Quantcast

1,000 People Needed to End Mountaintop Removal

Energy

A reinvigorated "People's Foot" movement to end mountaintop removal is ramping up its efforts next week, as the last vestiges of outside support begin to abandon the nation's most egregious strip mining operations in central Appalachia.

"Mountaintop removal is on the ropes," said Bob Kincaid, with the Appalachian Community Health Emergency campaign and board president of Coal River Mountain Watch in West Virginia, "but we need 1,000 people to join us in the streets and in our campaign as subscribing members, contribute $5, $10, $100 and open the door to Appalachia's future."

In the last days, in fact, support for mountaintop removal has appeared to collapse—the last banks are closing their doors and refusing to lend money to finance the devastating practice, former MTR coal companies like Patriot have thrown in the towel, the most notorious MTR coal baron Don Blankenship is in federal court for conspiracy charges, and for the first time ever state agencies officials are acknowledging the 25 peer-reviewed scientific studies on the links to high cancer rates, birth defects and serious health problems.

But as new applications and permits for mountaintop removal in West Virginia and the region continue to be issued, the "dying" Appalachian coal companies, as one Illinois coal industry CEO crowed recently, are not going to quit any time soon without a fight—and government intervention.

"We're asking Congress to do what it should have done a generation ago," said Kincaid, referring to the Appalachian Community Health Emergency Act, which was reintroduced last month by Kentucky Rep. John Yarmuth and eastern Kentucky-native Rep. Louise Slaughter, calling for a moratorium on mountaintop removal operations until a federal health study is conducted. "It should have never begun, but now we have the science to know that it must end immediately."

In effect, the ACHE Act corrects the disastrous loopholes of current strip mining regulations, which have allowed over 500 mountains and adjacent communities to be destroyed and polluted, and forced central Appalachian residents to endure a health disaster and mounting death toll from reckless strip mining over the past half century.

In 1977, after a decades-long battle to abolish strip mining operations, President Jimmy Carter reluctantly signed the "watered-down" Surface Mining Control and Reclamation Act, calling it a "disappointing effort," which effectively granted federal sanctioning of mountaintop removal mining. "The President's other main objection to the bill," wrote the New York Times, "is that it allows the mining companies to cut off the tops of Appalachian mountains to reach entire seams of coal."

"The West Virginia Department of Environmental Protection continues to ignore the studies that show mountaintop removal is drastically harming our health and cutting our lives short," representatives with the ACHE Act said in a press release. "The most recent study, "Appalachian mountaintop mining particulate matter induces neoplastic transformation of human bronchial epithelial cells and promotes tumor formation," found a direct link between mountaintop removal dust and lung cancer. WV DEP Secretary Randy Huffman has finally admitted that the health studies should be considered, but has no plan for doing so. The DEP continues to issue mountaintop removal permits that allow the coal industry to blast West Virginia mountains with high explosives, unleashing fine particulates of silica, aluminum, and molybdenum dust. These dust particulates are proven to promote lung tumors. Time to put your foot down! No more mountaintop removal permits."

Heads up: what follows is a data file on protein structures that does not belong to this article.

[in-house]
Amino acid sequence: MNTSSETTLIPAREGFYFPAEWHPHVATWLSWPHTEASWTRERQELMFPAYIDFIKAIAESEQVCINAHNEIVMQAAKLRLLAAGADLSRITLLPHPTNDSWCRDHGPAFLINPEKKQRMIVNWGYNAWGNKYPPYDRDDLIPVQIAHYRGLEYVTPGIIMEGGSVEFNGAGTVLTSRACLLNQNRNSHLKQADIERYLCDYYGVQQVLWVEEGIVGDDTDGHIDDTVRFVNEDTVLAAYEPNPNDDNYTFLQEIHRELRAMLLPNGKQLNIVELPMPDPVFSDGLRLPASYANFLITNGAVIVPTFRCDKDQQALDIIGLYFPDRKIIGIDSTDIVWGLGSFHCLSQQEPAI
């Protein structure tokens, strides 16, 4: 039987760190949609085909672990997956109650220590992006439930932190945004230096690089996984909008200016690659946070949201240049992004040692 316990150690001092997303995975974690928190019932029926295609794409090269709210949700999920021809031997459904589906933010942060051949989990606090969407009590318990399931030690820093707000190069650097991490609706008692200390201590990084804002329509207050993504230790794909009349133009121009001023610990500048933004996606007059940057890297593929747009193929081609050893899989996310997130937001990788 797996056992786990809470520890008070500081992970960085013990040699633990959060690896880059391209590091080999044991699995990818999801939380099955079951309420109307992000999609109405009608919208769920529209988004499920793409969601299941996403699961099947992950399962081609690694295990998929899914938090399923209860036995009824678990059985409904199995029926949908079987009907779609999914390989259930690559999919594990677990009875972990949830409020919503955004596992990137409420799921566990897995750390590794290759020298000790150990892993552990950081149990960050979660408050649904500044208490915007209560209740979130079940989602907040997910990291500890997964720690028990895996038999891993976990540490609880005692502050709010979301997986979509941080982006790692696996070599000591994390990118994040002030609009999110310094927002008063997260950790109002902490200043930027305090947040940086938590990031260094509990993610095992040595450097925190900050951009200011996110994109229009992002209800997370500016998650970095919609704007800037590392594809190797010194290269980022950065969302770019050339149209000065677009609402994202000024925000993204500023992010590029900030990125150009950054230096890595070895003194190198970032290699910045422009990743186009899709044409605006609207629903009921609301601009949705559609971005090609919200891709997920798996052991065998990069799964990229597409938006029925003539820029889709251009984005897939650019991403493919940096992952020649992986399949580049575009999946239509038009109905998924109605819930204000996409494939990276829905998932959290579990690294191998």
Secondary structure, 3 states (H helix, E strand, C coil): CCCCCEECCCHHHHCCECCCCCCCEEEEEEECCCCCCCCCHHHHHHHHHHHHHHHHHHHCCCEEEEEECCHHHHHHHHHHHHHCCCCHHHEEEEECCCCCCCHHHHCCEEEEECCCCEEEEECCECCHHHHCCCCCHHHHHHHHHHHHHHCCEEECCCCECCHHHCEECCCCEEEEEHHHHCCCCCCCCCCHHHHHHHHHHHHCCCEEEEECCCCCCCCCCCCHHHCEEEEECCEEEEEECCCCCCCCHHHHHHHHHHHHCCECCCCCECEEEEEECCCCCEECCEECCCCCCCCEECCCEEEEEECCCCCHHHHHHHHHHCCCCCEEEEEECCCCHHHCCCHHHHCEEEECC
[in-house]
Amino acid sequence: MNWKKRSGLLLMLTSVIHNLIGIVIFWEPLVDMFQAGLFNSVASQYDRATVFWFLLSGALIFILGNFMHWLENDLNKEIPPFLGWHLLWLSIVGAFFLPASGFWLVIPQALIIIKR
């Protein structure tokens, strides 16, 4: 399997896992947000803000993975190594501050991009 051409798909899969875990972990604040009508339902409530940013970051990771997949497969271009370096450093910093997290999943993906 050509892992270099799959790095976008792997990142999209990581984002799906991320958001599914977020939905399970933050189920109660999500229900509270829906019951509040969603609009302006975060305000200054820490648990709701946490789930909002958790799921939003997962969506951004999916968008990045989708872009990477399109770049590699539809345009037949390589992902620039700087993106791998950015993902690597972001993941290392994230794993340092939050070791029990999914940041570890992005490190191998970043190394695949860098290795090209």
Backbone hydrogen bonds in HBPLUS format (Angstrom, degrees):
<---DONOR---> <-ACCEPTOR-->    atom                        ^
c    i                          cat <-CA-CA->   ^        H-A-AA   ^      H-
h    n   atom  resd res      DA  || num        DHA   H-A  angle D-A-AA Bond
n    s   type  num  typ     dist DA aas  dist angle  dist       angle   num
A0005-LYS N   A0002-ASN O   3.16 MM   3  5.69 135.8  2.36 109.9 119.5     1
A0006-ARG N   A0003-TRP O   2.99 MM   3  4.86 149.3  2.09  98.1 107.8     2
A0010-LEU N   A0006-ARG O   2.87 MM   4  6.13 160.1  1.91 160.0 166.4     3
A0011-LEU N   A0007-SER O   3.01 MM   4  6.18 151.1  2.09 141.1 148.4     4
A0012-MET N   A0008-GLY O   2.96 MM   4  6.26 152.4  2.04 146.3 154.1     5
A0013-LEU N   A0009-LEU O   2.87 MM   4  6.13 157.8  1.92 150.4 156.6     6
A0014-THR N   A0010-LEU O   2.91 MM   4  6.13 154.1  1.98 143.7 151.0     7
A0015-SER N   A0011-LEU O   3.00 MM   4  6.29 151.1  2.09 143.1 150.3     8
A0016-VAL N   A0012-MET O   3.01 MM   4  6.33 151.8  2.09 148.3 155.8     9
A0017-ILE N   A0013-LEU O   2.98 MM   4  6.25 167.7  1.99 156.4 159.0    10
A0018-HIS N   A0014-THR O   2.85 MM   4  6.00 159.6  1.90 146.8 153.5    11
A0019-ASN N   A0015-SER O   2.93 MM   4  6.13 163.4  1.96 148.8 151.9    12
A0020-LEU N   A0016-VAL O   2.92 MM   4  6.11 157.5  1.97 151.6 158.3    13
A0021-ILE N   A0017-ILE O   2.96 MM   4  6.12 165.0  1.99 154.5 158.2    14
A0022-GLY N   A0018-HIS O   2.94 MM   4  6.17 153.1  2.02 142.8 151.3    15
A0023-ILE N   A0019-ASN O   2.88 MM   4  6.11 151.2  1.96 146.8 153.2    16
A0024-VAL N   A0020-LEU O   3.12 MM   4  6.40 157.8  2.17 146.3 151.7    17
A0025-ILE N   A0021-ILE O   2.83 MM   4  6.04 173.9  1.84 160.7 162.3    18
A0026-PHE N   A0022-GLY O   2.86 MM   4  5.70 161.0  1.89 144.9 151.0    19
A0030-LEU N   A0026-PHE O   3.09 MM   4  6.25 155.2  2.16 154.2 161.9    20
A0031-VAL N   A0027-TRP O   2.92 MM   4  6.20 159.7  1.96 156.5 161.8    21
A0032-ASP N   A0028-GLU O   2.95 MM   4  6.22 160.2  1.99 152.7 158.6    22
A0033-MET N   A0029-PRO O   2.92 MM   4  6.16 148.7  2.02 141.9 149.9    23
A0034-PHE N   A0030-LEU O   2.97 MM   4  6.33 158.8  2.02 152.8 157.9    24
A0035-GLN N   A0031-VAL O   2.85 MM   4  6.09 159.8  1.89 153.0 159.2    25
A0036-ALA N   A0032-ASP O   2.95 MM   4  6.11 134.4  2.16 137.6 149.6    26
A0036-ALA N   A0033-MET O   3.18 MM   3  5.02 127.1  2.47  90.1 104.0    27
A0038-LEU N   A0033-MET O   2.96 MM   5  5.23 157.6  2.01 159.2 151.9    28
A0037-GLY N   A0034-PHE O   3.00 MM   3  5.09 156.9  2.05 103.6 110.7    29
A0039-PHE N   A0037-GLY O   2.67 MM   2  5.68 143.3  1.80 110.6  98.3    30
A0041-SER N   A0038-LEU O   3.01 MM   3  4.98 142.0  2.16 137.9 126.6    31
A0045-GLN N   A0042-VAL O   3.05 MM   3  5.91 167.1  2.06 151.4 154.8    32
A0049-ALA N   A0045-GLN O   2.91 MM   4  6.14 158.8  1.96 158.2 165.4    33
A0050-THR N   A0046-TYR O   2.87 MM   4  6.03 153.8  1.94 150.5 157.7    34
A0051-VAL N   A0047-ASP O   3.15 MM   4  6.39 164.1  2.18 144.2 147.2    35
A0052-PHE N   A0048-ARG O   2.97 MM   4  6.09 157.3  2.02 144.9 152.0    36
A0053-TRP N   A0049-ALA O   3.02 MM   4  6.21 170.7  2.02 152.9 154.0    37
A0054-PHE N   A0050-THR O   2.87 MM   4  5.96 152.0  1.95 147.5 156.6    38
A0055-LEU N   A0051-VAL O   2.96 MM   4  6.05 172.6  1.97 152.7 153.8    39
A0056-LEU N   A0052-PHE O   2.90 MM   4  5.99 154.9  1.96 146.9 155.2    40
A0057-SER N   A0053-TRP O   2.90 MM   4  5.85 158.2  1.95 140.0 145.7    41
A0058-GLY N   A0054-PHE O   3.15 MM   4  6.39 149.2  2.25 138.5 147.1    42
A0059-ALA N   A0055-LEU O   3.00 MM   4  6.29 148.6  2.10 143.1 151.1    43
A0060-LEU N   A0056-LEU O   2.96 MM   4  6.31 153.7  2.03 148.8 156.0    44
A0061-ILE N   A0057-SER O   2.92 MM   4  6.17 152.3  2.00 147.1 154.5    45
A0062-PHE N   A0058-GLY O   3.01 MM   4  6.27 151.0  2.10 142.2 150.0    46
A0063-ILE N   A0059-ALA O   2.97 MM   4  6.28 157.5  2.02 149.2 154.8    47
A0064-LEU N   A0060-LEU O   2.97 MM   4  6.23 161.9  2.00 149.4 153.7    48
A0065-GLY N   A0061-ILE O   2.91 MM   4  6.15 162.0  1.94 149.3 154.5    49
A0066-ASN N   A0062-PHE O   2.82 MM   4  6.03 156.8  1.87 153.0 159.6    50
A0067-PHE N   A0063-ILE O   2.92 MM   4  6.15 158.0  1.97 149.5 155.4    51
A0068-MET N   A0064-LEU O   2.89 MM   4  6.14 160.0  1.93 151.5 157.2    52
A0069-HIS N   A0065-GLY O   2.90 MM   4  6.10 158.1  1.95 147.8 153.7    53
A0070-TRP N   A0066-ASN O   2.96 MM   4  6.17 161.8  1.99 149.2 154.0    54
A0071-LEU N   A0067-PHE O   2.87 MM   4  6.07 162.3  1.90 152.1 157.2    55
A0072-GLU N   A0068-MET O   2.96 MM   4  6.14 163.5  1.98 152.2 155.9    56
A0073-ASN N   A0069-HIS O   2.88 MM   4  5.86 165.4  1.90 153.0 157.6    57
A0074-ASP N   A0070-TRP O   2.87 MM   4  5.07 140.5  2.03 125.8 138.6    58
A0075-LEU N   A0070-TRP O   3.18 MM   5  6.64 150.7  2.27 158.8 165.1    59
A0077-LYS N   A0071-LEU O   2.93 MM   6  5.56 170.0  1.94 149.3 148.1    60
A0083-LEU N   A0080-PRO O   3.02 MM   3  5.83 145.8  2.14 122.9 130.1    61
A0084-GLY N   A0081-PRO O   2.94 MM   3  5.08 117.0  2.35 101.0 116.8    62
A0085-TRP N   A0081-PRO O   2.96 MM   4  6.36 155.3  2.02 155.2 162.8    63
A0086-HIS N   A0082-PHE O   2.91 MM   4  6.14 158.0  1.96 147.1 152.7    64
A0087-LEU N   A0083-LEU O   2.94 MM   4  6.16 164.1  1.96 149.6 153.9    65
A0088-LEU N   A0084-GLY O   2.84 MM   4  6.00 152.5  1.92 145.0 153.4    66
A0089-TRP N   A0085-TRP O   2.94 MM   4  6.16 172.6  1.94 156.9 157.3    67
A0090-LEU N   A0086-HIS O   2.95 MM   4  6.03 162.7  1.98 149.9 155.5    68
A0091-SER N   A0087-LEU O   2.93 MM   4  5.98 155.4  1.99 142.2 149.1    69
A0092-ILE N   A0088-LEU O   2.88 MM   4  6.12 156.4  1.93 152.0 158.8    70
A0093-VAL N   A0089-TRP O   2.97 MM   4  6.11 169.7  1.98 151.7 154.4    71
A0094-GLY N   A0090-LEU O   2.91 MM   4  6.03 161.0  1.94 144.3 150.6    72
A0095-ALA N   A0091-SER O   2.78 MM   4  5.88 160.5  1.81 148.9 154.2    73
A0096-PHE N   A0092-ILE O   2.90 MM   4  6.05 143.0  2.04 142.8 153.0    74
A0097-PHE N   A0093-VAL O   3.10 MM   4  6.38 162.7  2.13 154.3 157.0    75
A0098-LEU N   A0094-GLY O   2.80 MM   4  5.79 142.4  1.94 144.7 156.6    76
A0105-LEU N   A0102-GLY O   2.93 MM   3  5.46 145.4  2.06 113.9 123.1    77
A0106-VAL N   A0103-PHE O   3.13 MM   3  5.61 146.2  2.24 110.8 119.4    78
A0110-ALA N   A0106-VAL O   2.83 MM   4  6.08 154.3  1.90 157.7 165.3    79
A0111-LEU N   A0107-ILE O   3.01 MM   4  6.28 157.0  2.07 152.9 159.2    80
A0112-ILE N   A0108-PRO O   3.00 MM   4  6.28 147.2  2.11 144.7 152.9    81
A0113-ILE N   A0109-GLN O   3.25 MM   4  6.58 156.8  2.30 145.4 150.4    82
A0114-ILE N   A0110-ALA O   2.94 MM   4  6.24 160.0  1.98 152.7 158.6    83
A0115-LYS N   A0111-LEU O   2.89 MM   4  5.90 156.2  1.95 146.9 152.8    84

YOU MIGHT ALSO LIKE

Mountaintop Removal Coal Mining Ends on March 16

PNC Bank Will Cease Investments in Mountaintop Removal Coal Mining

Clever Interactive Video Encourages Americans to Join Renewable Energy Revolution

EcoWatch Daily Newsletter

The staircase to a subway station in SOHO with a temporary closure, flood control installation sign. Jeffrey Greenberg / Universal Images Group / Getty Images

The Metropolitan Transit Authority in New York City tested out a new system designed to protect its subways stations from flooding when another super storm hits, creating a bizarre sight on Wednesday, as The Verge reported.

Read More Show Less
Flat-lay of friends eating vegan and vegetarian Thanksgiving or Friendsgiving dinner with pumpkin pie, roasted vegetables, fruit and rose wine. Foxys_forest_manufacture / Royalty-free / iStock / Getty Images

Thanksgiving can be a tricky holiday if you're trying to avoid animal products — after all, its unofficial name is Turkey Day. But, as more and more studies show the impact of meat and dairy consumption on the Earth, preparing a vegan Thanksgiving is one way to show gratitude for this planet and all its biodiversity.

Read More Show Less
Sponsored
Residents wear masks for protection as smoke billows from stacks in a neighborhood next to a coal fired power plant on Nov. 26, 2015 in Shanxi, China. Kevin Frayer / Getty Images

While most of the world is reducing its dependence on coal-fired power because of the enormous amount of greenhouse gases associated with it, China raised its coal fired capacity over 2018 and half of 2019, according to a new study.

Read More Show Less
Children run on the Pacific Crest National Scenic Trail in California. Bureau of Land Management

By Matt Berger

It's not just kids in the United States.

Children worldwide aren't getting enough physical activity.

That's the main conclusion of a new World Health Organization (WHO) study released Wednesday.

Read More Show Less

By Tim Ruben Weimer

Tanja Diederen lives near Maastricht in the Netherlands. She has been suffering from Hidradenitis suppurativa for 30 years. Its a chronic skin disease in which the hair roots are inflamed under pain — often around the armpits and on the chest.

Read More Show Less